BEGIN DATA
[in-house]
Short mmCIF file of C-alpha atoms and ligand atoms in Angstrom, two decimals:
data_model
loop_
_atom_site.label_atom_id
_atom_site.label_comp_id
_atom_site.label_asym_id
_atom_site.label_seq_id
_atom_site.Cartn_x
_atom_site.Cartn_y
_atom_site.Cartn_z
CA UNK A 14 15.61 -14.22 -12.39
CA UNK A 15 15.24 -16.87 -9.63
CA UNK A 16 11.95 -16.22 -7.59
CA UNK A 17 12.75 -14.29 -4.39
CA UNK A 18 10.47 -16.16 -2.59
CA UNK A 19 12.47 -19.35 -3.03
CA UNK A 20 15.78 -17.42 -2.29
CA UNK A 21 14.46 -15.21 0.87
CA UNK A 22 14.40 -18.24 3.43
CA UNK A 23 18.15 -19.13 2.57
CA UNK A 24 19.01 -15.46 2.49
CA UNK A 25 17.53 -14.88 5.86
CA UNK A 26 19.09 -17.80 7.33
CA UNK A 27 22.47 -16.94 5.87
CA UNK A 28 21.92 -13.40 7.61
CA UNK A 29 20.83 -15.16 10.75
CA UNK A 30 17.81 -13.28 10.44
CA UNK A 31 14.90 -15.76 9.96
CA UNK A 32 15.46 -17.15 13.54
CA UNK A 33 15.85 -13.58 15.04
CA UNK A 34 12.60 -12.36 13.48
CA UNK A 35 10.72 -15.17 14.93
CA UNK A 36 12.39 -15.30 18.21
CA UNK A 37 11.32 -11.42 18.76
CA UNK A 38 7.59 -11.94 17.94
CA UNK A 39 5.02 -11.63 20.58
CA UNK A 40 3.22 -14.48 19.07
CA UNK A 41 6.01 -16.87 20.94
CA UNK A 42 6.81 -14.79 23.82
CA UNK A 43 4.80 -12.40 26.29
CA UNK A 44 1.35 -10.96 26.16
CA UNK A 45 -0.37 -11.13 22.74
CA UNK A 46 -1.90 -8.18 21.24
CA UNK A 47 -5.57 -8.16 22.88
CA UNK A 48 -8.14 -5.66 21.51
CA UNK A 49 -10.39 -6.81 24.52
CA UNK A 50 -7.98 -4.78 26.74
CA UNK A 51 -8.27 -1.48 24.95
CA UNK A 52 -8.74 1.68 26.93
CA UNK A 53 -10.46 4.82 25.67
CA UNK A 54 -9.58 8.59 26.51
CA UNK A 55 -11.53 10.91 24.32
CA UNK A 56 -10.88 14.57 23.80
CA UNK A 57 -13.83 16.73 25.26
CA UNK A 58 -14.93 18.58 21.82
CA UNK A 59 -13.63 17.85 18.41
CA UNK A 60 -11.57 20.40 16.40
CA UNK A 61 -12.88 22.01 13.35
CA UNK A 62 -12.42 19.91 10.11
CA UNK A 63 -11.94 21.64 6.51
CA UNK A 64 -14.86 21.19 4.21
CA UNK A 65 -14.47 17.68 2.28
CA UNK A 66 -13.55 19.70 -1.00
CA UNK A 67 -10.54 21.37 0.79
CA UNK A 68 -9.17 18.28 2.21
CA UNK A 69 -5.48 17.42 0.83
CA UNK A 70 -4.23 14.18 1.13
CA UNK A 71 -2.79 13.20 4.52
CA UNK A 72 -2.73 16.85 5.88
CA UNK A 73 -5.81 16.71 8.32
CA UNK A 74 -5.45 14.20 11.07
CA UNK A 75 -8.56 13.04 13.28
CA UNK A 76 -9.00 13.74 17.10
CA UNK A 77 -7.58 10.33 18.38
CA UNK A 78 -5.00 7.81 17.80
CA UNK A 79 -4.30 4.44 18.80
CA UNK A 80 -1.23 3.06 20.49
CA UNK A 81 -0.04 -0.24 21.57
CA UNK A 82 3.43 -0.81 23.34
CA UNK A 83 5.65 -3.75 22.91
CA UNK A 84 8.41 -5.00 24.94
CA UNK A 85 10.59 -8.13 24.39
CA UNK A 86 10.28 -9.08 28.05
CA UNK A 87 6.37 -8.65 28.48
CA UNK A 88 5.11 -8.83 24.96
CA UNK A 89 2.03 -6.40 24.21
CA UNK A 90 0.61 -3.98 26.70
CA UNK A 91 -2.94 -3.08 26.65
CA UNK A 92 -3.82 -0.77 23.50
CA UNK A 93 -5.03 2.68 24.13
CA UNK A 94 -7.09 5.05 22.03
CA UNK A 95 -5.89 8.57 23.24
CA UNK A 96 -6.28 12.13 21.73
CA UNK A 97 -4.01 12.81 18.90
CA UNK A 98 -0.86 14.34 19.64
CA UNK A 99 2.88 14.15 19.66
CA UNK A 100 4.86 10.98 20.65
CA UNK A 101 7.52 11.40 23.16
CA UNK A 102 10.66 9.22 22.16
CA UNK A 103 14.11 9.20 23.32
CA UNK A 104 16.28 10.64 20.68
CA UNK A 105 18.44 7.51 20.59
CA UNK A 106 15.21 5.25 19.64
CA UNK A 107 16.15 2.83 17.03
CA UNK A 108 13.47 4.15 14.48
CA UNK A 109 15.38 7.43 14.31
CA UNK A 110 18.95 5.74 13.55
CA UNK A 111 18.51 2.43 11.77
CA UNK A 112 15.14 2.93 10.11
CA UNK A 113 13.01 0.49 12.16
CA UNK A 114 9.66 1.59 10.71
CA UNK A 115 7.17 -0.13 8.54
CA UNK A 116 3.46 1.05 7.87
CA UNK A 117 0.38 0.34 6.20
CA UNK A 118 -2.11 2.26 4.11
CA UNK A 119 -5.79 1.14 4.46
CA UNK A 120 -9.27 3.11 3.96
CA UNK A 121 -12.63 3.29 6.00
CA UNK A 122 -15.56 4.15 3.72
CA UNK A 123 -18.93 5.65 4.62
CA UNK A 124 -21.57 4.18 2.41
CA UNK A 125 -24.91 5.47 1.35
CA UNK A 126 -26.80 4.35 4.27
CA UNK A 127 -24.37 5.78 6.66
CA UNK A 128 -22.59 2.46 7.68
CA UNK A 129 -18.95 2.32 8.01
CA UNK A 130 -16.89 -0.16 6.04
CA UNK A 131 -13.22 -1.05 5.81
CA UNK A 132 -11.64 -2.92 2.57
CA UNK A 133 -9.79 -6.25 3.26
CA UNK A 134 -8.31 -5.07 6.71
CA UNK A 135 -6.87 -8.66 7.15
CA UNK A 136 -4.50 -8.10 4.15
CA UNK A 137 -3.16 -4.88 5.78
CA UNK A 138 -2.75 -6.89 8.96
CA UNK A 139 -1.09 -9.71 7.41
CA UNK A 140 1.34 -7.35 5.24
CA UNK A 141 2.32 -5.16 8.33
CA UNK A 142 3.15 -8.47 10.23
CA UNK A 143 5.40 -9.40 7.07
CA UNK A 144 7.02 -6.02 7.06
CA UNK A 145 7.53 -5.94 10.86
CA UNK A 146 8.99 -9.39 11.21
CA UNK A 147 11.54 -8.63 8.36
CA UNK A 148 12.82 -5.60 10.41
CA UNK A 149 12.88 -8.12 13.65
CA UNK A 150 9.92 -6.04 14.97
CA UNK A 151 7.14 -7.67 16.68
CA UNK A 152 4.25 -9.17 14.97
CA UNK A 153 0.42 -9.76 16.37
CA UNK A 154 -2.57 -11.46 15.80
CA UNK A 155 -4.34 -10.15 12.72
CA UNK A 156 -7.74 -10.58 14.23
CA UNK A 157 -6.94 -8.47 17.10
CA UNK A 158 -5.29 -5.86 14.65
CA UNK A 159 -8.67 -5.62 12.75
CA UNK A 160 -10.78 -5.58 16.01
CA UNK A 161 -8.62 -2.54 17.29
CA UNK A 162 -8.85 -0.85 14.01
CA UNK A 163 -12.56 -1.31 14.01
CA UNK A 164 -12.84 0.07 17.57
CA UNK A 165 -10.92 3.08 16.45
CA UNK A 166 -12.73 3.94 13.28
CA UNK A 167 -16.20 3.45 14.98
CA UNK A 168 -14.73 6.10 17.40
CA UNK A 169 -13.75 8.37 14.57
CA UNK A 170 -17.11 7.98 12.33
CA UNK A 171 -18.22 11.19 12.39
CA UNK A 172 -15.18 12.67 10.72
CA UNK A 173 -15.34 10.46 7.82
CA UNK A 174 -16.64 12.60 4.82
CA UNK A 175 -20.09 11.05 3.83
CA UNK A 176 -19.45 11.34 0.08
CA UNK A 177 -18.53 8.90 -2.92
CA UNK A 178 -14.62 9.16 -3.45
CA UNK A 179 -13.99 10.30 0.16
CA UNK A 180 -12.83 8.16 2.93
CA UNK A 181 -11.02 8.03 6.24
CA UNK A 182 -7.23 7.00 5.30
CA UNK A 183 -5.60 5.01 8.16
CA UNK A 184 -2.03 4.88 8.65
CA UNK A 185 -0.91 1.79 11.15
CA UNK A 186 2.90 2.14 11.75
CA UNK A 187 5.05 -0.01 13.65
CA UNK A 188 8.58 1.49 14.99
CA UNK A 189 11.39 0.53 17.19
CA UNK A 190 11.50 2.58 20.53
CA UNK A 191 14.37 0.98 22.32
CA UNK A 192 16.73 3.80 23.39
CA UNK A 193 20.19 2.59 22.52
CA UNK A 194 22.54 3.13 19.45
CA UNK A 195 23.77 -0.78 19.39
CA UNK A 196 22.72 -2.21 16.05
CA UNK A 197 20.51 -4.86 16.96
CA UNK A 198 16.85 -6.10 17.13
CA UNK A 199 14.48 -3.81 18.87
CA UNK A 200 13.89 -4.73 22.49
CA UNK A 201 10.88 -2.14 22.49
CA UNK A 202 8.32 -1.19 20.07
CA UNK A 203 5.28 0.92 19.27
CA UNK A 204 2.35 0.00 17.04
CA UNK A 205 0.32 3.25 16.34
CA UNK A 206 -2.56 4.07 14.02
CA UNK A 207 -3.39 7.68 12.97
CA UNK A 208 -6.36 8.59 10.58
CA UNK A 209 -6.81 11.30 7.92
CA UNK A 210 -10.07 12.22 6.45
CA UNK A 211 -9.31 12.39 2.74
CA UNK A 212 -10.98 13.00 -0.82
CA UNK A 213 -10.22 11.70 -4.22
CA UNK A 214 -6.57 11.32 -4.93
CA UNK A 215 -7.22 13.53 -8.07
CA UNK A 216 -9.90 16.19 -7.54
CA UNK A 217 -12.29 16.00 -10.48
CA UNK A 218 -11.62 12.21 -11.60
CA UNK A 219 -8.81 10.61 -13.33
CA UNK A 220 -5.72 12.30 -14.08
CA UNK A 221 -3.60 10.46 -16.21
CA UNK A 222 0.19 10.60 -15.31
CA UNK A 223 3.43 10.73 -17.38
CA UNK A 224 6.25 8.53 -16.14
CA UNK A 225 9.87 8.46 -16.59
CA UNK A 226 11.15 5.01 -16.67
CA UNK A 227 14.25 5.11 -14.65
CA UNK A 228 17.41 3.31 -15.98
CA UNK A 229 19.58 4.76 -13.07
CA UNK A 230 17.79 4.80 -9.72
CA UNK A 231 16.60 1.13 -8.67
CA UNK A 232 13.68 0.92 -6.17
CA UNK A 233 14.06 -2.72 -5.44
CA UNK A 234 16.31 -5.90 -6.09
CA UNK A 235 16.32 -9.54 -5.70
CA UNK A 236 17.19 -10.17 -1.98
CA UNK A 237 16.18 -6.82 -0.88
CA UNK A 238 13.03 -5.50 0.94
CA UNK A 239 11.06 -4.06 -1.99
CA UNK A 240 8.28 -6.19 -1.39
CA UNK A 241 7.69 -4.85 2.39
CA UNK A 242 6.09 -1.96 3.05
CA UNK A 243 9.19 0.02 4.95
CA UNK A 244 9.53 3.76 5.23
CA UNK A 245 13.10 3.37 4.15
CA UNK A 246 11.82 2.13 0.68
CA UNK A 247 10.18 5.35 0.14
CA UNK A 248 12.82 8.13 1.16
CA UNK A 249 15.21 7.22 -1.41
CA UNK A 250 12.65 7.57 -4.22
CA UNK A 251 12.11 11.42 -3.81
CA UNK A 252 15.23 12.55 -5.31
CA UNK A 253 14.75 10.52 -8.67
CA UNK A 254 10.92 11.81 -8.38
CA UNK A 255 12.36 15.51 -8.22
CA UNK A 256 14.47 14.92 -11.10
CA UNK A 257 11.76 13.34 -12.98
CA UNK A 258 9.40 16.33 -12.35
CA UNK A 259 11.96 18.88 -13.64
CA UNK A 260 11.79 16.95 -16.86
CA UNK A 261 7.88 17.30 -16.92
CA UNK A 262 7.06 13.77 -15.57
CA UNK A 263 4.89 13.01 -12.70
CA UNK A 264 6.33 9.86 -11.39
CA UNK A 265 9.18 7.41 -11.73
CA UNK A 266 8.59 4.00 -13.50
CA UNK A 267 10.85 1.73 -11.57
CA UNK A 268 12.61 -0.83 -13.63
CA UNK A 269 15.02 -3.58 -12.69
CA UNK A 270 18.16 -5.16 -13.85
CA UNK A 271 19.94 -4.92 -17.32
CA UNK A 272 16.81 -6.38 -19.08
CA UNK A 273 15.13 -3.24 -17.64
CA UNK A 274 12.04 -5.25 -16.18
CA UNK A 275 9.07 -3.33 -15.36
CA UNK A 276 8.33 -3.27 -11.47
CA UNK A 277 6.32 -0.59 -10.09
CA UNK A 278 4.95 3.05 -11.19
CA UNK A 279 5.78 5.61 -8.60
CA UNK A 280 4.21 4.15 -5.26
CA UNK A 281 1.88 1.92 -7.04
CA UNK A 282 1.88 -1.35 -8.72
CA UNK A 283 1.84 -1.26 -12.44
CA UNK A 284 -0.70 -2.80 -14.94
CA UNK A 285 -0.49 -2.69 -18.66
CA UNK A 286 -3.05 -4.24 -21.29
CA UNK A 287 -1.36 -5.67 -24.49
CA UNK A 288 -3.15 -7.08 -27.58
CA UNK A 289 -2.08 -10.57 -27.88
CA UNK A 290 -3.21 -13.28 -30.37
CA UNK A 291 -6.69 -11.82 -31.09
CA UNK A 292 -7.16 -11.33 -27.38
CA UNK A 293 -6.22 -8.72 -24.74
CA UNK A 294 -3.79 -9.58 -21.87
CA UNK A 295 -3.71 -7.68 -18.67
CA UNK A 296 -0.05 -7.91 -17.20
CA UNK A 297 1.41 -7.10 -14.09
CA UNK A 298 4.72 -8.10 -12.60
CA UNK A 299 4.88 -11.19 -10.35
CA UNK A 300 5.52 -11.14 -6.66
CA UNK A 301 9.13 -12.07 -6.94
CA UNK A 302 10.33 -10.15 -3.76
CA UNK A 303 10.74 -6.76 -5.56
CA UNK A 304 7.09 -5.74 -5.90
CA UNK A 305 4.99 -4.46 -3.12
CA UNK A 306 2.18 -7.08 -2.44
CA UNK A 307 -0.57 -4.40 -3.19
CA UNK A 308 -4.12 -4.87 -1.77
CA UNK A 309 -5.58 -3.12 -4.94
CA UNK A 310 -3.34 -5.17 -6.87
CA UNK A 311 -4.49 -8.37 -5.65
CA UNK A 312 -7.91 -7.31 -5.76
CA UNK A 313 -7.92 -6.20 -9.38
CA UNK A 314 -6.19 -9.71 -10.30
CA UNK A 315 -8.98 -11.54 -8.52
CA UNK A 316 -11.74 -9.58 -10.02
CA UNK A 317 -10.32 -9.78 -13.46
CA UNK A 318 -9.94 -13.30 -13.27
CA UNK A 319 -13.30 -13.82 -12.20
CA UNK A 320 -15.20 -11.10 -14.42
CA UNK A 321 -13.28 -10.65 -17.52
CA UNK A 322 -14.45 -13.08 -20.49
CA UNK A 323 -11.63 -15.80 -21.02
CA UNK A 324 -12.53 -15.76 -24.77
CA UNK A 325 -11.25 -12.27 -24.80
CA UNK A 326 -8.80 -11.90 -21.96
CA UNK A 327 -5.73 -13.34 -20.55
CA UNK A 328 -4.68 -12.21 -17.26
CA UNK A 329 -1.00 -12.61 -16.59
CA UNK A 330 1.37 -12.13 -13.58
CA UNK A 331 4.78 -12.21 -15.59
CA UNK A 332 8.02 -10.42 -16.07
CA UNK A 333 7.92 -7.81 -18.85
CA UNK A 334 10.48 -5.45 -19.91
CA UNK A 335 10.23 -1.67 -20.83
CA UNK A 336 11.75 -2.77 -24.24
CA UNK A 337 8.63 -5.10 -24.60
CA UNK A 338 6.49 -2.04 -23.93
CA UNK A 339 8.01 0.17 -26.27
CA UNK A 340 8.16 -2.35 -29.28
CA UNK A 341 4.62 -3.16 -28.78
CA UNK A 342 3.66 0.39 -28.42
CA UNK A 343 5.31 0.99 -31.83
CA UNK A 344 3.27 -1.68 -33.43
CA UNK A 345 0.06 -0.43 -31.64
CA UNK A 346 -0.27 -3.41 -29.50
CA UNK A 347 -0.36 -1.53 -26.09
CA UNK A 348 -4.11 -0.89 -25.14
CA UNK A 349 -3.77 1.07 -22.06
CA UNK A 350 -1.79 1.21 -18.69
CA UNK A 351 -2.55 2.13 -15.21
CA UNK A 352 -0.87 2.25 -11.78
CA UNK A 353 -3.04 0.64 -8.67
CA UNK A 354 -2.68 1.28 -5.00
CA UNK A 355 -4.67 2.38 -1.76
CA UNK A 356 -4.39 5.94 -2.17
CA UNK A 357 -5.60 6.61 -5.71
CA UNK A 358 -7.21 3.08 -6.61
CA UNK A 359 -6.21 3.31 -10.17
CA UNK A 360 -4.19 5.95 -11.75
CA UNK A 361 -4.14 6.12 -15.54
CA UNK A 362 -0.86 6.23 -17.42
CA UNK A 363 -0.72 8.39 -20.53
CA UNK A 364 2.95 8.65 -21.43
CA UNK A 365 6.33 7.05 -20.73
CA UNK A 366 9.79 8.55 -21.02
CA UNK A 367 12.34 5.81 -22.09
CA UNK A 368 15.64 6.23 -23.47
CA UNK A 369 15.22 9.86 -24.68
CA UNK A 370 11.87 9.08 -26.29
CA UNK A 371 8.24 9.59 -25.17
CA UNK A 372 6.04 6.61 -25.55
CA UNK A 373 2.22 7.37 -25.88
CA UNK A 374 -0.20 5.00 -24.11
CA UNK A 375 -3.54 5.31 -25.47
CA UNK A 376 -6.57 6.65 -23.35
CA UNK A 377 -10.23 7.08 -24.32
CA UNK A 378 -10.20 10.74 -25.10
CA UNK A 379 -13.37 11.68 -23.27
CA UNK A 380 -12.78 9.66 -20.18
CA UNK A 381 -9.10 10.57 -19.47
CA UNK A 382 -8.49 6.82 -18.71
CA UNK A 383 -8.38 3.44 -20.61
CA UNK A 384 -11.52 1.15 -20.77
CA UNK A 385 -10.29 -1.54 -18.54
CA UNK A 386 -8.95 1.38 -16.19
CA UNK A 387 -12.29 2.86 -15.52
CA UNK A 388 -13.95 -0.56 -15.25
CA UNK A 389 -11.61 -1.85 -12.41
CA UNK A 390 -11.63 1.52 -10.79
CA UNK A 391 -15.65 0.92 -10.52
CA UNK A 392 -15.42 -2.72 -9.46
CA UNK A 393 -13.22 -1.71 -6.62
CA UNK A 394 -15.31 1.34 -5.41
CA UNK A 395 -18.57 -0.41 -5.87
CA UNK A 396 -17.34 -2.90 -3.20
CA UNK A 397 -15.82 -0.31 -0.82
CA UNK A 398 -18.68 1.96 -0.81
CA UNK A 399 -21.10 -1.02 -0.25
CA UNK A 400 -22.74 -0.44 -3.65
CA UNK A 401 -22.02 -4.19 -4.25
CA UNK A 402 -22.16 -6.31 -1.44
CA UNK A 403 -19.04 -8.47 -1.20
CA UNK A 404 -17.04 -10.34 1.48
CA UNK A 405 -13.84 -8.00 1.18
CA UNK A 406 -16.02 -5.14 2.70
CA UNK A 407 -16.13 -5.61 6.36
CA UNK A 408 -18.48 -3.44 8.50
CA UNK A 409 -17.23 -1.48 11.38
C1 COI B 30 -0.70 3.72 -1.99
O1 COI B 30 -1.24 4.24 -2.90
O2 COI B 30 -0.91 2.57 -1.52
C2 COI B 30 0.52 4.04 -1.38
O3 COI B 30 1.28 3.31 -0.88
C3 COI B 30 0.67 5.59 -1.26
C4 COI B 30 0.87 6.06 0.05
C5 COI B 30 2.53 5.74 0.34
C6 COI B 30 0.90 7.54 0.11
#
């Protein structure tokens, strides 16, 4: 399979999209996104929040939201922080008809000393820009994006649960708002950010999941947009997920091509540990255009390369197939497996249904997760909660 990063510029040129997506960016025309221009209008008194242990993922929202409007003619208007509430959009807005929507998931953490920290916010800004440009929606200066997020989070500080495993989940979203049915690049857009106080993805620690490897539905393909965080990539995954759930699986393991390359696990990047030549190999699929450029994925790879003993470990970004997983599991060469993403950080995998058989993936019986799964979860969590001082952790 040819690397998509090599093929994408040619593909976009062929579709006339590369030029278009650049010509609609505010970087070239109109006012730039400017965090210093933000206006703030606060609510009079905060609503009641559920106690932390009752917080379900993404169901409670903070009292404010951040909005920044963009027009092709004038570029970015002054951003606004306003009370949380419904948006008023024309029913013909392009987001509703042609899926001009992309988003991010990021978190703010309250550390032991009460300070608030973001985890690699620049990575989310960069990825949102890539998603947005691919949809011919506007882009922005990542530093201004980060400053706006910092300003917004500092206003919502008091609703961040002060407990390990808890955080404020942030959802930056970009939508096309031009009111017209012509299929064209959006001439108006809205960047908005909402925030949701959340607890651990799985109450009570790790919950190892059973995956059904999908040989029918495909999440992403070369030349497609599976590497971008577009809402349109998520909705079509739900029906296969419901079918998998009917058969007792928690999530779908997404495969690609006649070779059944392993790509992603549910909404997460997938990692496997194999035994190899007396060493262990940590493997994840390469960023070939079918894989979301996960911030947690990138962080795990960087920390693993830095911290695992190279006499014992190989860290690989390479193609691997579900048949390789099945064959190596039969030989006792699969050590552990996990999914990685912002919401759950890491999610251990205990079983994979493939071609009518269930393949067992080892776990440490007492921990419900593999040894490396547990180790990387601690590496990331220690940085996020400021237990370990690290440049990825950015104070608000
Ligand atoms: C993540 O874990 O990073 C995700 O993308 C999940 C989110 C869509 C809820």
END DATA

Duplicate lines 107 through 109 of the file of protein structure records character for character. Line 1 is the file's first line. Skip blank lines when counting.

CA UNK A 109 15.38 7.43 14.31
CA UNK A 110 18.95 5.74 13.55
CA UNK A 111 18.51 2.43 11.77